Last weekend was the annual London Hackney Wicked open studios event. Hackney Wick is one of the largest creative communities in Europe. At the moment artist studios are disappearing fast, since the area is affected by rapid gentrification. Here are some examples of inspirational creative work spaces.
Creativity is said to be one of the most important future work skills. Yet, corporations have done very little to understand how to encourage creativity.
Creative work space is not the same as an open office or a lounge. Instead most of the time it is the opposite: a very intimate and private space.
These artist studios have many common characteristics that could be used to to make corporate environments more creative.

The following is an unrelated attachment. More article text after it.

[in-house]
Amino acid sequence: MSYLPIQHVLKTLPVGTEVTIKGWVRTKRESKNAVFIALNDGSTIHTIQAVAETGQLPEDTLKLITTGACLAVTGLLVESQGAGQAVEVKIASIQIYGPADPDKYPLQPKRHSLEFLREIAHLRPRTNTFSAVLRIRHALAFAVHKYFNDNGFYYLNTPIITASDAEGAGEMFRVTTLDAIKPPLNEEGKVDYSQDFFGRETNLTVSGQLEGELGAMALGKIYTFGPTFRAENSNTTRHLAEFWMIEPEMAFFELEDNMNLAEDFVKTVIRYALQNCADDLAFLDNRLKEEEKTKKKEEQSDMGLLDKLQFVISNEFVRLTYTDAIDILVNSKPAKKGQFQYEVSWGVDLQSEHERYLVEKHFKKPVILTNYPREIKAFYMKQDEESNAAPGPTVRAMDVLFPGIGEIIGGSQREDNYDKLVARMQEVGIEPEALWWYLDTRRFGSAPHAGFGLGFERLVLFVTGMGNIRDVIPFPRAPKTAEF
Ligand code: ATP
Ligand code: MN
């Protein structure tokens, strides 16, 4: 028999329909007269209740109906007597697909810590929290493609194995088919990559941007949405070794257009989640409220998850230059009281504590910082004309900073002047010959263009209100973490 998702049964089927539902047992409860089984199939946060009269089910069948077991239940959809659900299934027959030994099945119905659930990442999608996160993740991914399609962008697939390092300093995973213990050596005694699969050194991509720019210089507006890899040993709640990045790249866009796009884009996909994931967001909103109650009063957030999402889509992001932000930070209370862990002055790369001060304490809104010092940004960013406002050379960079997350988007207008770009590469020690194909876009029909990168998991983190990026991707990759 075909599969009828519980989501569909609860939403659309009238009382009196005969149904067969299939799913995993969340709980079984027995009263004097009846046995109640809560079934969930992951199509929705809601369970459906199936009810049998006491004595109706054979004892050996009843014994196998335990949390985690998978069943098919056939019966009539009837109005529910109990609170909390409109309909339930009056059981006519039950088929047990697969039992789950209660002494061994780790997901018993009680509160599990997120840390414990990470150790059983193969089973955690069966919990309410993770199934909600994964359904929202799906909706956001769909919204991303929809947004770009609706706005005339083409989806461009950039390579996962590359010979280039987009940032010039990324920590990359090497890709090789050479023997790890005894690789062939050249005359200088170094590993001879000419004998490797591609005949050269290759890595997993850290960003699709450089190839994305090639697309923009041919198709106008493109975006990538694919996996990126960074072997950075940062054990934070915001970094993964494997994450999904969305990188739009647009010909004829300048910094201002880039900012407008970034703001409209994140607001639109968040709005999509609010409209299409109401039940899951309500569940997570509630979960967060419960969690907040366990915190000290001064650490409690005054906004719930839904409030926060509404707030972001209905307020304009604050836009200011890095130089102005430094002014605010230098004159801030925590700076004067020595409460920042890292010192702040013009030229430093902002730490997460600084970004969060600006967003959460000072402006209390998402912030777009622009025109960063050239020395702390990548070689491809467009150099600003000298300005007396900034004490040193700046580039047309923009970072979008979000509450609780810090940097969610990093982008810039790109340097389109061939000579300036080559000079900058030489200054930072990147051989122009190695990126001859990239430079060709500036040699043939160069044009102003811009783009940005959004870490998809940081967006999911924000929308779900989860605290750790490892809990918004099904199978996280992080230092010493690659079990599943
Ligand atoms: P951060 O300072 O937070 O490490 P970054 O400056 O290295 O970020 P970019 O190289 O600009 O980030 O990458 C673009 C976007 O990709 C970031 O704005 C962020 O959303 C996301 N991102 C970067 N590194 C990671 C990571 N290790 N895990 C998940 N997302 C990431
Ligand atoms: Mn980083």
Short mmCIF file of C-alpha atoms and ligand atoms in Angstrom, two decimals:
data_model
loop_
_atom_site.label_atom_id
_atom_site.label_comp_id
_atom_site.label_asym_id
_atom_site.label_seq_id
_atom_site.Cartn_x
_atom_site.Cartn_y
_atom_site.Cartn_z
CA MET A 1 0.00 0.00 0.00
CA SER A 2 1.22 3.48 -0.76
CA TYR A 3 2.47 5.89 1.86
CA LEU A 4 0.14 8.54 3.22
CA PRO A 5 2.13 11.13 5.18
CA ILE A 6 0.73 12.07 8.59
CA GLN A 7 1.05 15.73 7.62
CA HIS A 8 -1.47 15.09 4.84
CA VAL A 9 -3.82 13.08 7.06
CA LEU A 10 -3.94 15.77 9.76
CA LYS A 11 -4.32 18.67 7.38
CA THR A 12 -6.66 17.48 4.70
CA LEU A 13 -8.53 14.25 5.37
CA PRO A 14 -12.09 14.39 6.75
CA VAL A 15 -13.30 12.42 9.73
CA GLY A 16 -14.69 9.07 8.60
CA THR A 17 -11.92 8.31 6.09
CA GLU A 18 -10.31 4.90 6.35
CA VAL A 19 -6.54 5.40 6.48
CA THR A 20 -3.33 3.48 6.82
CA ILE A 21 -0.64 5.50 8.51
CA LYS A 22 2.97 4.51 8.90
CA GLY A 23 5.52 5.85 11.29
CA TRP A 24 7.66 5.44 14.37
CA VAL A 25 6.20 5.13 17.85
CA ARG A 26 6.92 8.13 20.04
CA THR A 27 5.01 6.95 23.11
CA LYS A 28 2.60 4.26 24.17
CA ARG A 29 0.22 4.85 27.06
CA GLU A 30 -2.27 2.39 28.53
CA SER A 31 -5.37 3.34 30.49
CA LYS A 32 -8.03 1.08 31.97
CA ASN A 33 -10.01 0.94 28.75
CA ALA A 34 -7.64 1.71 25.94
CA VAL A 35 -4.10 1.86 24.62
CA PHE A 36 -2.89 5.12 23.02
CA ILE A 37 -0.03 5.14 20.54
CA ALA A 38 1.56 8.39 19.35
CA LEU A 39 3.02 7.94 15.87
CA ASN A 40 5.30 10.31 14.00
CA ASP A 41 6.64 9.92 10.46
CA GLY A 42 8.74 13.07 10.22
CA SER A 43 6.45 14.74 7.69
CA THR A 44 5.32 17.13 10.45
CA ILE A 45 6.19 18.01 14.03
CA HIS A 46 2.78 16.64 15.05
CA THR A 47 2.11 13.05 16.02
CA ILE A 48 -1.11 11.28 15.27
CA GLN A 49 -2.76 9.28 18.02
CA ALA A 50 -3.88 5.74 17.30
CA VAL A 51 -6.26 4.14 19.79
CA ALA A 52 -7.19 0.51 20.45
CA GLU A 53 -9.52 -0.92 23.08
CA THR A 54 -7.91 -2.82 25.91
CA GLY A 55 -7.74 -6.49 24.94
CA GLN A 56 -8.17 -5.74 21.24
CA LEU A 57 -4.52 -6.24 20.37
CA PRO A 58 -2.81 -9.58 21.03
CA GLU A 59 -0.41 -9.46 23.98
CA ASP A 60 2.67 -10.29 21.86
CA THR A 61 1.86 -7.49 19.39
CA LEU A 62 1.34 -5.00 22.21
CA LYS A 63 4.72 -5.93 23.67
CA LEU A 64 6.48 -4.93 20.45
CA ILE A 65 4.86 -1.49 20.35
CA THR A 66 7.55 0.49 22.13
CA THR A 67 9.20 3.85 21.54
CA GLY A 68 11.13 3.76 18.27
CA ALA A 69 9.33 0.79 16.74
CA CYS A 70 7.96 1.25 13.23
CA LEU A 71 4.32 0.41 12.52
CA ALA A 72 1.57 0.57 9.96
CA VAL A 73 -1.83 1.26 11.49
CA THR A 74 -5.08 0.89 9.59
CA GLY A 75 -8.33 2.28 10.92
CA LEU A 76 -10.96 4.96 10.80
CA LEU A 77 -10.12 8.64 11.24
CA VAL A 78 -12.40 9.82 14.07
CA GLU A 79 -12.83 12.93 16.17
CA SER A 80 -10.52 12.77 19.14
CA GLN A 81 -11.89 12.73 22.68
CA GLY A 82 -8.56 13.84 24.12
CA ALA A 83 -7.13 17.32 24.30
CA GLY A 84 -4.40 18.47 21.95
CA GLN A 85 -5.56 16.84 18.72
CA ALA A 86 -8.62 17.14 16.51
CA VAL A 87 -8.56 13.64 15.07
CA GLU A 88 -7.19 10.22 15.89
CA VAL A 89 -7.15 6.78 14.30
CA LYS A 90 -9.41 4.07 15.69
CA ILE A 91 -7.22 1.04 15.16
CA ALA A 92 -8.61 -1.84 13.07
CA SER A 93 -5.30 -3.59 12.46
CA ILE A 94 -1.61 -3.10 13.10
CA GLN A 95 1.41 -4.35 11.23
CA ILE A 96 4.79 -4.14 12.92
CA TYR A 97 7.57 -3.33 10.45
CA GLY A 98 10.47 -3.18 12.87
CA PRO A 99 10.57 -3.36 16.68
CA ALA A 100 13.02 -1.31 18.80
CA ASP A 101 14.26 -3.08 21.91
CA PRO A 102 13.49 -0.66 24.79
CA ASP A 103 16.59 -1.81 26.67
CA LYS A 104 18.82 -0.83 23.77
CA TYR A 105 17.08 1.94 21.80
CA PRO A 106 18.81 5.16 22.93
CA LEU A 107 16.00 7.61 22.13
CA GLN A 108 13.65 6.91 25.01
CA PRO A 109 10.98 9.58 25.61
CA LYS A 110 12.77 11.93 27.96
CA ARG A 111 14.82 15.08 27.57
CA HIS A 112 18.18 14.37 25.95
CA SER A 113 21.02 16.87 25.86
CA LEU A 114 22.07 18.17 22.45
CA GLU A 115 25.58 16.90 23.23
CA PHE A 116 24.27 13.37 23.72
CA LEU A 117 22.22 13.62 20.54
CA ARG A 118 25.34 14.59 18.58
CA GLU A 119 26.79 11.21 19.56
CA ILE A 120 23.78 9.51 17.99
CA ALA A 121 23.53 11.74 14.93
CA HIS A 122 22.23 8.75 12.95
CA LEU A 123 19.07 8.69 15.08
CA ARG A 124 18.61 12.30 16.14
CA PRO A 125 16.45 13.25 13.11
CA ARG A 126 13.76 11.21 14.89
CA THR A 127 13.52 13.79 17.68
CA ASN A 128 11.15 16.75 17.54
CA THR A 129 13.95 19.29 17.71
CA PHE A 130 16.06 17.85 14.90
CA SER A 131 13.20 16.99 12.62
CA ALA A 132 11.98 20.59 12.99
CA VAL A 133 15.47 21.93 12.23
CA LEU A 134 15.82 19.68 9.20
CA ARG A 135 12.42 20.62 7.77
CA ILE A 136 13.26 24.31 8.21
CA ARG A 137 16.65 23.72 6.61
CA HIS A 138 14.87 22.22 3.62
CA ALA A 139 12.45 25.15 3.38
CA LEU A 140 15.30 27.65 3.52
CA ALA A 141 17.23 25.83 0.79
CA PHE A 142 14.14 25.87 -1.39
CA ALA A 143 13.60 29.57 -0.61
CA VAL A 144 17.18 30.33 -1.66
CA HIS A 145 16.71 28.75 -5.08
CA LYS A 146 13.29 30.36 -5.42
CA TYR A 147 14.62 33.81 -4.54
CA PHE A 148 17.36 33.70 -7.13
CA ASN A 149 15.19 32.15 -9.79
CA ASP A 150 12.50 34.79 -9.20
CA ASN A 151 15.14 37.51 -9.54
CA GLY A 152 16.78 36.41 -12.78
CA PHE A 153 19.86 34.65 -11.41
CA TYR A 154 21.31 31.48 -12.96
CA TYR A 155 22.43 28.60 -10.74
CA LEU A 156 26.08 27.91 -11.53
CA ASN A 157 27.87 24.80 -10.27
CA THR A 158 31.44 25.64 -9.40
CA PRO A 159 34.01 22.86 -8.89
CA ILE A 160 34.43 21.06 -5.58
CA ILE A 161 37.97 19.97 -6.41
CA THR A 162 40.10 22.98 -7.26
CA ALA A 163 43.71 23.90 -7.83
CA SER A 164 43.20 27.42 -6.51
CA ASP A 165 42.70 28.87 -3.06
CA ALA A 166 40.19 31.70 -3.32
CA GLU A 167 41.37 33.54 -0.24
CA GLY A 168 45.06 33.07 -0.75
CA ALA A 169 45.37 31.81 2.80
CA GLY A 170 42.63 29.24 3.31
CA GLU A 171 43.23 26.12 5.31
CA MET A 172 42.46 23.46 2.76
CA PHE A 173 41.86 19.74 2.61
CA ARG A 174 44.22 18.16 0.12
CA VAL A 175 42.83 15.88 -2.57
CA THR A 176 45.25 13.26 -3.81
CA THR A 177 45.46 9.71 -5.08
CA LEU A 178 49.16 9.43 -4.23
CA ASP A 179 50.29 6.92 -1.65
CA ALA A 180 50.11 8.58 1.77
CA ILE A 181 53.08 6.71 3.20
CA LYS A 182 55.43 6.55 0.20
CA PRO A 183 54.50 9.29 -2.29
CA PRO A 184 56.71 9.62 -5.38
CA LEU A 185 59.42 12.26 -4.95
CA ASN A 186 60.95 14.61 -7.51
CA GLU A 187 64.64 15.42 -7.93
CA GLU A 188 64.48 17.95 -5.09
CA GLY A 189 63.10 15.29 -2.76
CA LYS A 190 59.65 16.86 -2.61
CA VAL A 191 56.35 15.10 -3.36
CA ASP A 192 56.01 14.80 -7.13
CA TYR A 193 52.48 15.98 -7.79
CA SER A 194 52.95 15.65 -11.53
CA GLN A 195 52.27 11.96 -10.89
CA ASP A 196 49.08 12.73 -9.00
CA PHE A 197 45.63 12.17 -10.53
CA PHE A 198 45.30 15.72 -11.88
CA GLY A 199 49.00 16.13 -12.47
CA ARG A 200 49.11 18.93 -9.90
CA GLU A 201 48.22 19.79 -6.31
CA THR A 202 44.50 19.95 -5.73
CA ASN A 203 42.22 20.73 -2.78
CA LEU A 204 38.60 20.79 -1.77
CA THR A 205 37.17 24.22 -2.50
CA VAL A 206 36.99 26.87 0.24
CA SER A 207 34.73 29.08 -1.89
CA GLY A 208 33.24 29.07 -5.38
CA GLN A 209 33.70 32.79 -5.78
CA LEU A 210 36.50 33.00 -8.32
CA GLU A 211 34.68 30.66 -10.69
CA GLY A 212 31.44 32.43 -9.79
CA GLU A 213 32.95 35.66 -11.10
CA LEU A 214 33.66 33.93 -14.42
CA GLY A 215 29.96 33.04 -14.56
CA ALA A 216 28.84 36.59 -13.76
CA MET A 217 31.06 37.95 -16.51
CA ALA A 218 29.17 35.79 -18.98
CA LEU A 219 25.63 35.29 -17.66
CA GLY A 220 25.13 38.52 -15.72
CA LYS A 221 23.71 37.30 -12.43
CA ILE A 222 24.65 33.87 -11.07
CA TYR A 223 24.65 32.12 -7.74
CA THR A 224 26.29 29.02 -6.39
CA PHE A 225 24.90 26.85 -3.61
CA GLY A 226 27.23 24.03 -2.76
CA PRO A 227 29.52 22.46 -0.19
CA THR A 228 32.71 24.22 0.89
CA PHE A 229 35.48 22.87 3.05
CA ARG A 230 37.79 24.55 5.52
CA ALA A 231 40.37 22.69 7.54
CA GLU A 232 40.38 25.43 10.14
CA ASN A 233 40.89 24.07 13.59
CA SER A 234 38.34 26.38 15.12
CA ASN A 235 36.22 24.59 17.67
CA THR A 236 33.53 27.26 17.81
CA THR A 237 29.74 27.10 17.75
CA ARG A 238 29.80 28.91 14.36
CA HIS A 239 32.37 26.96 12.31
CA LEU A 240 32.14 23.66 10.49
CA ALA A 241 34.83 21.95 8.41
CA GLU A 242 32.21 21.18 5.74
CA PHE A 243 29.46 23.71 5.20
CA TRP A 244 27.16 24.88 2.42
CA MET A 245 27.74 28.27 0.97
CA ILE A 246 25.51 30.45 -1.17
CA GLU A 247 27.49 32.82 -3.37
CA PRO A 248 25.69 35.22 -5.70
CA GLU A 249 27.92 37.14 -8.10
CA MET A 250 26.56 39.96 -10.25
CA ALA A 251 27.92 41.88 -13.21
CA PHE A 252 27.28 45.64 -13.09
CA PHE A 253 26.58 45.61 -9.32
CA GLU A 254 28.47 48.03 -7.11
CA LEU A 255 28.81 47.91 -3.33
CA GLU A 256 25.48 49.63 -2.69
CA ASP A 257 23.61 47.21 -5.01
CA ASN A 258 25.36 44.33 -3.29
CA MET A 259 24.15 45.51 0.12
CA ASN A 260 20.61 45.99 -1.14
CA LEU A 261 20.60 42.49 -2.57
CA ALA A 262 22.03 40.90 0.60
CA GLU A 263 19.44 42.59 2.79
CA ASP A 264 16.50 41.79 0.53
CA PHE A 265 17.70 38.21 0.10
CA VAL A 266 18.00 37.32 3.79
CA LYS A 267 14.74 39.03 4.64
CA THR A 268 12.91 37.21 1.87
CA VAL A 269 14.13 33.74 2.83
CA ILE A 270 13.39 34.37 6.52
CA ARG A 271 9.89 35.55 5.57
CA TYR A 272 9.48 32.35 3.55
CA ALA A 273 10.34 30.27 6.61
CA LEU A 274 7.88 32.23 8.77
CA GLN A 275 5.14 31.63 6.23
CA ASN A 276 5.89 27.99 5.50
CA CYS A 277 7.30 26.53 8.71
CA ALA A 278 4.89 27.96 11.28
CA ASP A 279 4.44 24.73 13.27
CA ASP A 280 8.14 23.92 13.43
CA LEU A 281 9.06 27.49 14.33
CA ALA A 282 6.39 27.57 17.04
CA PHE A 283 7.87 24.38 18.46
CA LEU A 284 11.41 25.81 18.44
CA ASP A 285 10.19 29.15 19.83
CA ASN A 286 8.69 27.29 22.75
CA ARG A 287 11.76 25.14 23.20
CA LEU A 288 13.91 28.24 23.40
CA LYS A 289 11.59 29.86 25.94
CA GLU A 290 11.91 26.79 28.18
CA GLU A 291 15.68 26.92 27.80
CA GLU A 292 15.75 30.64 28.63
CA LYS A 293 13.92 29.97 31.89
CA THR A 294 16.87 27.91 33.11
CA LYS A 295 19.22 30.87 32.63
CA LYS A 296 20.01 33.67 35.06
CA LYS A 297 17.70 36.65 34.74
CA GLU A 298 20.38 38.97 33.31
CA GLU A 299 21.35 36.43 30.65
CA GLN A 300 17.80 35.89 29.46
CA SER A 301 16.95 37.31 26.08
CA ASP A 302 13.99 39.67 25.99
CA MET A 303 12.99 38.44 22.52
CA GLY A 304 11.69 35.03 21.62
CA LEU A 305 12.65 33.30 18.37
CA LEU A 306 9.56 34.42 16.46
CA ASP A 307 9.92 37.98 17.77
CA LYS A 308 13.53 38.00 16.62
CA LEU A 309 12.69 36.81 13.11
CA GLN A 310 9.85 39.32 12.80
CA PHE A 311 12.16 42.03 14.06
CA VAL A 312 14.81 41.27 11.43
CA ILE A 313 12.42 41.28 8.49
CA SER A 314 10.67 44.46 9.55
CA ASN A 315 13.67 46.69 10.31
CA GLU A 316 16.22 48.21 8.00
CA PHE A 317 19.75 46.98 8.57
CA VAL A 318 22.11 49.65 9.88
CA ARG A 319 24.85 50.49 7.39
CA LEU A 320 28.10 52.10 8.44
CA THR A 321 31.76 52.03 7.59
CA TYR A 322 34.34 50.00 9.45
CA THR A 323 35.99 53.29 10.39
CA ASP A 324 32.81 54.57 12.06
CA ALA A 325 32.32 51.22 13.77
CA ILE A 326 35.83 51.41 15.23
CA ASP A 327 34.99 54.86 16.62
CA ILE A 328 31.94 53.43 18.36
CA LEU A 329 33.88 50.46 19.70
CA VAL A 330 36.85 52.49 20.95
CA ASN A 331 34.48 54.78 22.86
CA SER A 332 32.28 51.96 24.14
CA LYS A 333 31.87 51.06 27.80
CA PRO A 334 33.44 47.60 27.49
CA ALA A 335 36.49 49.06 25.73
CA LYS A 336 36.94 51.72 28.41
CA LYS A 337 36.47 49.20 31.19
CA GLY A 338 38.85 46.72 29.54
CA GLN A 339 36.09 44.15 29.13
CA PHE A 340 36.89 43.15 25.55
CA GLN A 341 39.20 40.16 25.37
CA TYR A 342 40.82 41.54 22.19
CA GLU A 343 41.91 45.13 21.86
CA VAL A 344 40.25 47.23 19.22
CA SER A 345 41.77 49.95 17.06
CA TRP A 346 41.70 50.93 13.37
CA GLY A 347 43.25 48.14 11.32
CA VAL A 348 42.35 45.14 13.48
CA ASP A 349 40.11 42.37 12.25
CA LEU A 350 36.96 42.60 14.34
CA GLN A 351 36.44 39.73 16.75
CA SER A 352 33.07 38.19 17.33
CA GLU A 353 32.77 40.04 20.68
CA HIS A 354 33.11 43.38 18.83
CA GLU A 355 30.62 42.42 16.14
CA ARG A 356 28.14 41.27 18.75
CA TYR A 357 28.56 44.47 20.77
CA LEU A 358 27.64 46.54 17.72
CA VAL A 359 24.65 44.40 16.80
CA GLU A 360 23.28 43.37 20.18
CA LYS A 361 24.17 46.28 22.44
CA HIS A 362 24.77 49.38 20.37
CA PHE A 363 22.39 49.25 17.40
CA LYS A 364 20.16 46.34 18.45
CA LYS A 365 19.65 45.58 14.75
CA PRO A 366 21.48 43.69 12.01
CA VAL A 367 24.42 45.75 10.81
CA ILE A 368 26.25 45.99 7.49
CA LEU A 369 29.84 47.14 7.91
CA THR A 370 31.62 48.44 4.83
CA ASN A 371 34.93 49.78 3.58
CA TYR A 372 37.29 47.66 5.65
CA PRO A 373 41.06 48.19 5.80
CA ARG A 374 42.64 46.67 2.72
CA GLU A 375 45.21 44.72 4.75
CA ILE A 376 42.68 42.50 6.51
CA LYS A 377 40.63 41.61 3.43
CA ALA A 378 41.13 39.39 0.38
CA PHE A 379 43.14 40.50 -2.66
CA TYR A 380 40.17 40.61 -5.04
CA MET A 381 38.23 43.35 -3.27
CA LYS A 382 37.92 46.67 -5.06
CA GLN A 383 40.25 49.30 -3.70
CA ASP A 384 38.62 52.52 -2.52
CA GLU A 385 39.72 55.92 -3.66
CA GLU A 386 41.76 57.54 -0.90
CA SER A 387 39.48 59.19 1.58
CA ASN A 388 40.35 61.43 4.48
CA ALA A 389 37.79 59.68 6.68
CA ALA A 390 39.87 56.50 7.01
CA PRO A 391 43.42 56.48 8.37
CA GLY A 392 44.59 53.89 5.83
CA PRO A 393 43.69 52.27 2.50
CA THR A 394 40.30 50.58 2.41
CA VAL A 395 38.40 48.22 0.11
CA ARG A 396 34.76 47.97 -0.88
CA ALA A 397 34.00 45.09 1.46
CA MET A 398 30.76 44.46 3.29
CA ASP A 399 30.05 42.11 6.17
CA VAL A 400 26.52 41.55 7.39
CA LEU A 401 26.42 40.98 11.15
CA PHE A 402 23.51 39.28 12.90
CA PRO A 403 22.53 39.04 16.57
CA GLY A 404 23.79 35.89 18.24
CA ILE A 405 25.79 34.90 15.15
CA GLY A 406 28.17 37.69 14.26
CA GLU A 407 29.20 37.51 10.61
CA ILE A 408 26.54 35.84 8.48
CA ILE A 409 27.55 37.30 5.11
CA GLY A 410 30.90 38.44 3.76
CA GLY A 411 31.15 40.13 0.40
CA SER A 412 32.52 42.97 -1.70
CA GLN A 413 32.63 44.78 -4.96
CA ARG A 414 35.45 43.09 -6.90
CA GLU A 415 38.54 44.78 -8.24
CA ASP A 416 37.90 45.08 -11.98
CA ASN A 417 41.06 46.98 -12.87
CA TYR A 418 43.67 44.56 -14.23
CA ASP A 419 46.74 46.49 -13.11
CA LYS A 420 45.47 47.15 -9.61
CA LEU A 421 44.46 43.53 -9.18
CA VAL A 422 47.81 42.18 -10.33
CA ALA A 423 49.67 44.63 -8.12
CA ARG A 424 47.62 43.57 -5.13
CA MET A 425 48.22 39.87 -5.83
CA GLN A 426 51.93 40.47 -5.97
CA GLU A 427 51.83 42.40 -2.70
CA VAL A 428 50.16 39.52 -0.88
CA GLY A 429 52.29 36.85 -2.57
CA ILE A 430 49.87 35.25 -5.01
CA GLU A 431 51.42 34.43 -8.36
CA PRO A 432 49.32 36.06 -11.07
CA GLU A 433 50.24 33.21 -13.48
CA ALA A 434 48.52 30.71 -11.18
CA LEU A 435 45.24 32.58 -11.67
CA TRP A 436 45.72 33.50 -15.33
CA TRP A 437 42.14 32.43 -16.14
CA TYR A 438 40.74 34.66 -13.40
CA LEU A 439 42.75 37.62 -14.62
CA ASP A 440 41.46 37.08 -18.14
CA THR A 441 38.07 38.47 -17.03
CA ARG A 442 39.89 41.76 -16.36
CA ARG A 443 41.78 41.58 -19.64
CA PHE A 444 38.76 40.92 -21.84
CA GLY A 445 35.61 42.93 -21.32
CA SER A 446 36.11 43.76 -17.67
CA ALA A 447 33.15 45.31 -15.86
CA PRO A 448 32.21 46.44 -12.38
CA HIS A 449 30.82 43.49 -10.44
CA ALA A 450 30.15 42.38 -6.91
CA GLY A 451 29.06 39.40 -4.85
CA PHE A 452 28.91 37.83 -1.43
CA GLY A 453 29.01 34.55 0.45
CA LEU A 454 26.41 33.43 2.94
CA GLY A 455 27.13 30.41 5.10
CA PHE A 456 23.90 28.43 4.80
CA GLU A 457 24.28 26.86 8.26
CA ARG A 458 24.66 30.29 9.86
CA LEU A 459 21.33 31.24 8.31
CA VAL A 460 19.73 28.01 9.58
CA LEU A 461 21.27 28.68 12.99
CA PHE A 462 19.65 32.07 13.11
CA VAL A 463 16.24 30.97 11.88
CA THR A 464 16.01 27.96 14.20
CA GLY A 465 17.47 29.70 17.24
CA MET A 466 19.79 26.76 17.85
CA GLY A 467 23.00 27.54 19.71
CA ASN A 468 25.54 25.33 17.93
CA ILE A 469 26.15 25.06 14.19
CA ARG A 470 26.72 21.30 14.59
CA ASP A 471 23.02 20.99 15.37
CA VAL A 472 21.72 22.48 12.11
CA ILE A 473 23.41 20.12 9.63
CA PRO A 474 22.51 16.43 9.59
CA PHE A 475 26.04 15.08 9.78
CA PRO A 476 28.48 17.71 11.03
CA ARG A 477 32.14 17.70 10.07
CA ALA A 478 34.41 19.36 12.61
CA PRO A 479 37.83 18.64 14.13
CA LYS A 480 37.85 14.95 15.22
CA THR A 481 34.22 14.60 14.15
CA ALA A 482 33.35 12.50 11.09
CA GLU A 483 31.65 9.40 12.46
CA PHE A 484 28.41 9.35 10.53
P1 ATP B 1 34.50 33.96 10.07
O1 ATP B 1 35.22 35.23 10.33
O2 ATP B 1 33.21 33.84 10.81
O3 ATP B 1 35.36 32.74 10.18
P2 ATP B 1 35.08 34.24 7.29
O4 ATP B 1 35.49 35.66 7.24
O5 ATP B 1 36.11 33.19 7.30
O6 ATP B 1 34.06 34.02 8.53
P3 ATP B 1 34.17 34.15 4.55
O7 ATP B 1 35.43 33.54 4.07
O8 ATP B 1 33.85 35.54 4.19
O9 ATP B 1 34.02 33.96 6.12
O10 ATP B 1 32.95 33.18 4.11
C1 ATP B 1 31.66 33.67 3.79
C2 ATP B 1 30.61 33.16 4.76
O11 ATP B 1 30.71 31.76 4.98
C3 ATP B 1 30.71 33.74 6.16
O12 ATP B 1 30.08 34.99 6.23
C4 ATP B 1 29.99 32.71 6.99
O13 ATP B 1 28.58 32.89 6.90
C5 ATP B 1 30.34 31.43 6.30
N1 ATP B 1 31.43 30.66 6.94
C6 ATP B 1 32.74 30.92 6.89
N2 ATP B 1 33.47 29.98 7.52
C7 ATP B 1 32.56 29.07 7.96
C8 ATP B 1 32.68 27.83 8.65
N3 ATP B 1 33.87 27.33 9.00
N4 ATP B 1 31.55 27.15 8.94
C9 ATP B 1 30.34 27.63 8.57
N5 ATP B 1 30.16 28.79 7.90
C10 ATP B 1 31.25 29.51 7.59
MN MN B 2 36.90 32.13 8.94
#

- Sources of inspiration (mood boards, materials, colours, objects)
- Visible working process (sketchbooks, drafts, models)
- Reference materials (books, magazines, records)
Sensorial physicality encourages creativity.
- Working stations
- Tools, materials variety
- Removable, adaptable space
Artist studios can be very small and full of important stuff. So it is vital that everything has its place.
- Almost all artists prefer to work in a space that has a natural light source, large windows
- High ceilings are prefered, as they create a sense of a larger space
Sometimes artwork is so large, that it requires a certain more space. (Many artists use the floor as well).
Most importantly every artist creates their own space in reflection to their identity and working style. Therefore, artist studios look always totally unique.
Some artists want to work alone, while others are happy to share their space.
All images were taken by permission of artists.